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Organic Farming Training

duckDARPO Sorsogon conducts Training on Rice-Duck Integrated Farming System in Bulan, Sorsogon; A farm visit in Sta. Magdalena ricefieldProgram Beneficiaries’ Development or PBD Division headed by Lucia S. Vitug conducted a training on Rice-Duck Integrated Farming System in Bulan, Sorsogon last August 29, 2013. The project is an attempt to bring back the Organic Farming, wherein 25 agrarian reform beneficiaries (ARBs) from different ARB’s Organizations in Bulan attended.
During the training, the participants revealed some facts about the farming business. According to them, farming is pulling their life on much lower level because of the high input cost, climate change, lack of water, and the absence of support services in technology. With these sentiments, Tomas Diesta, Agriculturist of DAR, introduced to them the “power of duck” in farming.
 
The soil is the most important thing in farming, however, soil also dies because of too much chemicals. “Soil has micro-organisms that make the dry leaves decay. Micro-organisms like this can help the soil become alive again,” Diesta explained. According to him, ducks or itik are the best partner in Palay farming because they serve as Weeders. Thus, the farmer needs not hire laborers to remove the weeds in the farm because ducks can do the job more efficiently and effectively. There is no need to buy insecticides because they eat the pests in the farm such as snail or kuhol. Their droppings also serve as fertilizer, so there’s no need to buy fertilizer. Duck also stimulates the growth of every palay because while they eat the pests like snail, they at the same time cultivate the soil. “The presence of ducks in the farm would lessen the input cost in palay production,” added Diesta.
 
The use of ducks in the farm also implies that the produce is certified organic because it is prohibited to use chemicals in farming if ducks are present, otherwise they will be poisoned. There are also previous studies which prove that organic farming system led to the increase in yield and food security since ducks also lay eggs which can be another source of food, reduction of manual labor, good health and sound environment.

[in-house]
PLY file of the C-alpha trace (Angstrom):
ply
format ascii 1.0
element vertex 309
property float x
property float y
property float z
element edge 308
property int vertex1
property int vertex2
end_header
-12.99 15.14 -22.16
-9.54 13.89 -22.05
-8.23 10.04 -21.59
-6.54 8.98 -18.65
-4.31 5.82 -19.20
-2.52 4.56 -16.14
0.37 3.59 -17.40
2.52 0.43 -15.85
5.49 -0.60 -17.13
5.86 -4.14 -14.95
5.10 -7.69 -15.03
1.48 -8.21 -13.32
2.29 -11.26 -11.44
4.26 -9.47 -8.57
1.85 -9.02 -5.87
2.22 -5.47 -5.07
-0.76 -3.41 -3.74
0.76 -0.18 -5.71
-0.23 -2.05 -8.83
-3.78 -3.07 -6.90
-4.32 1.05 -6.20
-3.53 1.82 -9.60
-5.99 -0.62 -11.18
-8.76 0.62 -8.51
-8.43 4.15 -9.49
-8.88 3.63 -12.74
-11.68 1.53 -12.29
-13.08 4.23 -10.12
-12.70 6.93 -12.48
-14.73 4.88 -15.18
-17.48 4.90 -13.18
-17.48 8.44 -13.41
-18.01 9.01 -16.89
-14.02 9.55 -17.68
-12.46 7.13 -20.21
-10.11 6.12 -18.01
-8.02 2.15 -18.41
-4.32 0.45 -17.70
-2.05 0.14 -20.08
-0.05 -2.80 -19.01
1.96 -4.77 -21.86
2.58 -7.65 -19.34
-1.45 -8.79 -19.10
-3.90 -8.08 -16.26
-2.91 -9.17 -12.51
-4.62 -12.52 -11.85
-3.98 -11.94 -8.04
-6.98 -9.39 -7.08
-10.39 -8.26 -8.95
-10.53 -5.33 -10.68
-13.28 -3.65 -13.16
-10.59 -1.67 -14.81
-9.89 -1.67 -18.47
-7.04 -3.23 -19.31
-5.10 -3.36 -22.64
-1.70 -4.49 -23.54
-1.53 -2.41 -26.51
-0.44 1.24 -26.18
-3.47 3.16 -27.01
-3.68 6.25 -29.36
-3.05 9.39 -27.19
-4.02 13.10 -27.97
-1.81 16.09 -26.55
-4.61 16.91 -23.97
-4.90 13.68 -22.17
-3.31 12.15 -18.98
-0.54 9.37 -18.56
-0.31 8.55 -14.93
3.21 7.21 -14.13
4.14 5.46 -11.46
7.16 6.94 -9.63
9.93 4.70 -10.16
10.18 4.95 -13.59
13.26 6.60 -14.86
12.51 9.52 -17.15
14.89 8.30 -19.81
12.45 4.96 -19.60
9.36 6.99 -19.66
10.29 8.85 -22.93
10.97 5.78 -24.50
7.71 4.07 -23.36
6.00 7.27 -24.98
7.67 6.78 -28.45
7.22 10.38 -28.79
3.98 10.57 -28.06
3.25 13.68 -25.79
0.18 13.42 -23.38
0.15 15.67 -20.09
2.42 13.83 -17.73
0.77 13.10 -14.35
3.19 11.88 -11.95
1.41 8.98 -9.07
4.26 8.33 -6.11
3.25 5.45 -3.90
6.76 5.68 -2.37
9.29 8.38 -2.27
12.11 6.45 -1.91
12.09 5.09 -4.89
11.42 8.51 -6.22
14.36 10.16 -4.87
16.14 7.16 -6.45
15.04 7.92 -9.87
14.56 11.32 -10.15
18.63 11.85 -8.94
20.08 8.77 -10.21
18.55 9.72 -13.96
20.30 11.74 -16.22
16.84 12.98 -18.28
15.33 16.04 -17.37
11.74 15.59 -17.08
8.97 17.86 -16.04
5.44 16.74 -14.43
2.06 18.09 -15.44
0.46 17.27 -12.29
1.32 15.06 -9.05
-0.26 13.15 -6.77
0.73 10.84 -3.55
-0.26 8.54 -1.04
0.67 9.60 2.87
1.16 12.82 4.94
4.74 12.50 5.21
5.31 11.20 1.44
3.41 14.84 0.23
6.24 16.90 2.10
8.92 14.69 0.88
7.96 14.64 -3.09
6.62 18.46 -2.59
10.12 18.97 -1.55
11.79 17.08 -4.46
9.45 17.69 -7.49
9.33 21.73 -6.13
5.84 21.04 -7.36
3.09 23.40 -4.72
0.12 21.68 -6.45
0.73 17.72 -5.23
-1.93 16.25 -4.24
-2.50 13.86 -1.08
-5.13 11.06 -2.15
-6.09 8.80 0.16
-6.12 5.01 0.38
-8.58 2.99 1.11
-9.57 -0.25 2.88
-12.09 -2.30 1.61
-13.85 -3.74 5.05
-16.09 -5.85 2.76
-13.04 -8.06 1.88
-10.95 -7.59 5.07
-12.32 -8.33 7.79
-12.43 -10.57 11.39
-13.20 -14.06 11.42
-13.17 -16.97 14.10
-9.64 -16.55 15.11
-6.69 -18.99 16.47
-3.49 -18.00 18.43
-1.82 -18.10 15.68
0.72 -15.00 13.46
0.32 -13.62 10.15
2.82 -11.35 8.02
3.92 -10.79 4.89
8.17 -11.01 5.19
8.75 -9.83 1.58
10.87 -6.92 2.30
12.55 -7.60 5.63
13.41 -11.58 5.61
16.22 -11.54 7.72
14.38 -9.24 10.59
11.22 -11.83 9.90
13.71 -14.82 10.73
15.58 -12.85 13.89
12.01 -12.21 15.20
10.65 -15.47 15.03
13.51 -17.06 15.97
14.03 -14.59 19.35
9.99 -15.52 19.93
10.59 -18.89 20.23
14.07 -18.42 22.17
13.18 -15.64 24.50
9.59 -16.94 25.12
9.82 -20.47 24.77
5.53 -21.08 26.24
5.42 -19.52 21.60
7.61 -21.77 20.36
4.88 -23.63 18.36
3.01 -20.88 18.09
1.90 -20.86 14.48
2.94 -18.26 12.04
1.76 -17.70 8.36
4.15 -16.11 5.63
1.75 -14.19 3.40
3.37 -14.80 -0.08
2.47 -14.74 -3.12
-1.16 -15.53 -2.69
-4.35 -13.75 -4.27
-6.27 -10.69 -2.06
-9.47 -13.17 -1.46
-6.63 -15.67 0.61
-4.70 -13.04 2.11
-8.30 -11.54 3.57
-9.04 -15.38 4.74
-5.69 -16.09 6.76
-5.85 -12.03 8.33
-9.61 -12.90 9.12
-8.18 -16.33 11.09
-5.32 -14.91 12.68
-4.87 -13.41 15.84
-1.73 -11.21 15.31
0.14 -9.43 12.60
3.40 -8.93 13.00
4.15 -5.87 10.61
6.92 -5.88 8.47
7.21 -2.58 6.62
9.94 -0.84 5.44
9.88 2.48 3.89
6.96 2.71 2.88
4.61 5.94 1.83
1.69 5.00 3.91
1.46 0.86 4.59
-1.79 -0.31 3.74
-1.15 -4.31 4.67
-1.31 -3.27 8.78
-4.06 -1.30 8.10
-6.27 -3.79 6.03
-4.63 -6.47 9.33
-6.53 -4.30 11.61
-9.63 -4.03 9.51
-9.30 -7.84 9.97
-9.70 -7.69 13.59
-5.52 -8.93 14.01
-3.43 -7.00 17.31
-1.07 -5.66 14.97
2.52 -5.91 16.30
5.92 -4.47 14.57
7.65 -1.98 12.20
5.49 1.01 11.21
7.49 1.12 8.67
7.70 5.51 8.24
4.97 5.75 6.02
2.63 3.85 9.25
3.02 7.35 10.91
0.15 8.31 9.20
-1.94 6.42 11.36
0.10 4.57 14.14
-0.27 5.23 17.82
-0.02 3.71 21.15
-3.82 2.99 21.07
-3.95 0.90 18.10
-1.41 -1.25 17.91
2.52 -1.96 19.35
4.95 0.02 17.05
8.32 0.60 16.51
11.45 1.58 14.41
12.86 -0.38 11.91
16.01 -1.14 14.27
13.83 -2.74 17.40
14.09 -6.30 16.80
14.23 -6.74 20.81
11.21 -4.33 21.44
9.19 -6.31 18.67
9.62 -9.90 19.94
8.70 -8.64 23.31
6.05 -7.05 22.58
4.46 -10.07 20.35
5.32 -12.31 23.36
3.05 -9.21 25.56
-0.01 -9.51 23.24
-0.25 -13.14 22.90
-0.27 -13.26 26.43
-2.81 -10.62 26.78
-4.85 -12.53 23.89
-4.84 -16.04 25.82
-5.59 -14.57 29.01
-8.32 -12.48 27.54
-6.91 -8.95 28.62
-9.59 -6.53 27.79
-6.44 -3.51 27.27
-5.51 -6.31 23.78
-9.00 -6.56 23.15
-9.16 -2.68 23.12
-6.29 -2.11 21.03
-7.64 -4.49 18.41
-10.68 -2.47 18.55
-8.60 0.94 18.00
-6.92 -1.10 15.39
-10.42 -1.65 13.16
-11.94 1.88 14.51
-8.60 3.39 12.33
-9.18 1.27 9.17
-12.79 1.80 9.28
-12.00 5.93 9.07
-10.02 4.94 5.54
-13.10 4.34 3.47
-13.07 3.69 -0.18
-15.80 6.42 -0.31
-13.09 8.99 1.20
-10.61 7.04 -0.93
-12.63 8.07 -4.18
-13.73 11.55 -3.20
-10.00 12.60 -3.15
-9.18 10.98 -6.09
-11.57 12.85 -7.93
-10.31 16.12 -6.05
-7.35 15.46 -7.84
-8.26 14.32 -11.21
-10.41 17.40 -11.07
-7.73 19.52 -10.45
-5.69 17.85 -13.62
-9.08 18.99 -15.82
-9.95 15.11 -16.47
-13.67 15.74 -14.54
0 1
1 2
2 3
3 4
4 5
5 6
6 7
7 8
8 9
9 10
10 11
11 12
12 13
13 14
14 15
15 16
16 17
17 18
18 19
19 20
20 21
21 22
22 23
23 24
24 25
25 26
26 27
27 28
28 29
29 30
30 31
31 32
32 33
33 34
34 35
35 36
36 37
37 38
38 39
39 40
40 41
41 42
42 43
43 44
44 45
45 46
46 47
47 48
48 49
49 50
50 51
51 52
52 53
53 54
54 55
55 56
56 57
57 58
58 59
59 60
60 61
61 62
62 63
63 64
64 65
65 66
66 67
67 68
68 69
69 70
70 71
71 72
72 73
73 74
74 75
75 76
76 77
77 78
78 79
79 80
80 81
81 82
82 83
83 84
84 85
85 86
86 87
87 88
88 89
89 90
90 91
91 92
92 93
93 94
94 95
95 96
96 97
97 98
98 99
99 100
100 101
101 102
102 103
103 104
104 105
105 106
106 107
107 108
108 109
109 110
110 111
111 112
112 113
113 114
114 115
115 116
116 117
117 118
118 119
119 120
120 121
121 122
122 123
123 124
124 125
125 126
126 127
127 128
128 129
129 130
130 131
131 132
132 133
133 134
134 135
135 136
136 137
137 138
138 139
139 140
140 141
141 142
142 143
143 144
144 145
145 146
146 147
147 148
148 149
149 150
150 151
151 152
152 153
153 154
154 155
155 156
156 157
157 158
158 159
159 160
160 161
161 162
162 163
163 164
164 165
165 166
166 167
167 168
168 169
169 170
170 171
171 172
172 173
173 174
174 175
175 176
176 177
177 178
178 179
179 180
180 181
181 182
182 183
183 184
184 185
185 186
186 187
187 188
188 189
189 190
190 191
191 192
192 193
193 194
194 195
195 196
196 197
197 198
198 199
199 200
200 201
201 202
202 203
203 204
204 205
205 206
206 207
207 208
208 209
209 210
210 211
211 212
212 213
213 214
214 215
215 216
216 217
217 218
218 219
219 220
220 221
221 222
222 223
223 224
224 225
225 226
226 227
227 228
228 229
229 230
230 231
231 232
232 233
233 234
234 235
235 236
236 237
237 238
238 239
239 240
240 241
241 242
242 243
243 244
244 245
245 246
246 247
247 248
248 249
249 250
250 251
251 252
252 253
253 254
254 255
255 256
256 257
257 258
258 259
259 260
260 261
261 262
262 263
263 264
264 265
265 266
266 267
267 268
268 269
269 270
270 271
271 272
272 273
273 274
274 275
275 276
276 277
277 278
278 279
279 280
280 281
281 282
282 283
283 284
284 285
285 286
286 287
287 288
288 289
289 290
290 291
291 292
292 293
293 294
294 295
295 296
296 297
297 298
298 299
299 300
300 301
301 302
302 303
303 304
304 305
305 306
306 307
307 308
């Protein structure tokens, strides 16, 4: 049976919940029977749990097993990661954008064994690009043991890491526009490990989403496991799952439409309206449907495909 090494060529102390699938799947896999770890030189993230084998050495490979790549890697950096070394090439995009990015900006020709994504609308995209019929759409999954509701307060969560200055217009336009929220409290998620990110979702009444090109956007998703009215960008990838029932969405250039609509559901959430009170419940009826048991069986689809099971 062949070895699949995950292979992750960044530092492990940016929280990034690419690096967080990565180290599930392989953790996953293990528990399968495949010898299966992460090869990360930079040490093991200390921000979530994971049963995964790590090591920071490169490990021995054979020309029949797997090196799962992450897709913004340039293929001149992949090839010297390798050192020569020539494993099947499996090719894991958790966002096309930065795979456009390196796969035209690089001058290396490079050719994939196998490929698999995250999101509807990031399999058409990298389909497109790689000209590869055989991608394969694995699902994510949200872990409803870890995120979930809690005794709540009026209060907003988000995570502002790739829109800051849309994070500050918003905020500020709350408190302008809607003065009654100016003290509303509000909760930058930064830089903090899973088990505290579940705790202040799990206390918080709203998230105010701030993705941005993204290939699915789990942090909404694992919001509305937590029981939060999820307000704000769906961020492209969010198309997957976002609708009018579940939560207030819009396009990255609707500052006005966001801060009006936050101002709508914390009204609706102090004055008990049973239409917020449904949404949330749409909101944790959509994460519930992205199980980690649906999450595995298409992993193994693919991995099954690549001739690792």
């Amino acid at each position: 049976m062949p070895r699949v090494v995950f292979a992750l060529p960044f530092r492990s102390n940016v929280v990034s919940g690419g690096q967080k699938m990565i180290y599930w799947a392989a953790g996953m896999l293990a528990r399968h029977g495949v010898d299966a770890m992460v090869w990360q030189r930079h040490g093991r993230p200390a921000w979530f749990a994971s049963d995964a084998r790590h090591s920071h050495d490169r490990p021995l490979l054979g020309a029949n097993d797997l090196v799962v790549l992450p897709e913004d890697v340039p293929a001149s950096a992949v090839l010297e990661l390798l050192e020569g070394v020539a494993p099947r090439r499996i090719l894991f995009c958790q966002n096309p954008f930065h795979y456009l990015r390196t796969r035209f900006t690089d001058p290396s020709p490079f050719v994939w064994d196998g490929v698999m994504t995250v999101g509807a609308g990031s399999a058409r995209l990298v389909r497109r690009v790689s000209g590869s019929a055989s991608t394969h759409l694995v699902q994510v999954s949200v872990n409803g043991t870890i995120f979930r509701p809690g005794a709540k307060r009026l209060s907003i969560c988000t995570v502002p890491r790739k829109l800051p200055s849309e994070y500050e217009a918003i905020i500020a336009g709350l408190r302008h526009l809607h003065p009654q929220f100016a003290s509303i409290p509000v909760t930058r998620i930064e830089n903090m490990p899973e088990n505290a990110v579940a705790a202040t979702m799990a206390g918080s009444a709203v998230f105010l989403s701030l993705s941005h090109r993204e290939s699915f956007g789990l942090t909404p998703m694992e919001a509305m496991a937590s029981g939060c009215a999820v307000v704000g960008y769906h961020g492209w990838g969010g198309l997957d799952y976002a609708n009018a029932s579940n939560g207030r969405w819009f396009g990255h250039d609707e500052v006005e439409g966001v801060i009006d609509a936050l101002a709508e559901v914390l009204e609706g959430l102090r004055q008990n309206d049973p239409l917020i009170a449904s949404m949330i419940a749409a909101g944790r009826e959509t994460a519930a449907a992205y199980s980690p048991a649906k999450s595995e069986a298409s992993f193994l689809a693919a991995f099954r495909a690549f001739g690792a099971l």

Some of the important things discussed in the training are the requirements in duck raising: the farmer-cooperator’s house must be near his farm; the proper care of ducklings such as feeding and housing because they are very delicate beings; the proper time to let them roam in the fields; and the needed materials.
 
 
DAR and LGU-Bulan will provide them the ducklings and fishnet, plus a week food supply for ducklings if they are already prepared to be a cooperator of this project. “But the success of this project depends on you. Only twenty percent will come from us, the remaining eighty percent belongs to you,” Diesta said to the farmers.
 
 
The farmers are also encouraged by Diesta to learn how to make organic fertilizer because in time they would be using this instead of chemicals.
 
 
Honorable Marnellie Ballesteros Robles, Mayor of Bulan, was also in attendance and assured the farmers that her administration is very much willing to support this project provided that the beneficiaries would also prove their worth by sustaining what they had started. “Blessings don’t come always and it is very hard to restore a trust which has been broken,” she said. She also urged the farmers to make a commitment not only for themselves but to their communities’ future. She also expressed her desire for Bulan to become a municipal wide Agrarian Reform Community (ARC).
 
After the training, the participants were given opportunity to visit rice fields in Sta. Magdalena, an adjoining municipality of Bulan that is dedicated in organic farming particularly the duck-rice integrated farming system. They were amazed upon seeing the rice field because the whole area is truly weed-free and the growth of palay is great. Convinced of what they have seen, they are determined to adopt organic farming.

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Region 5 Calendar of Activities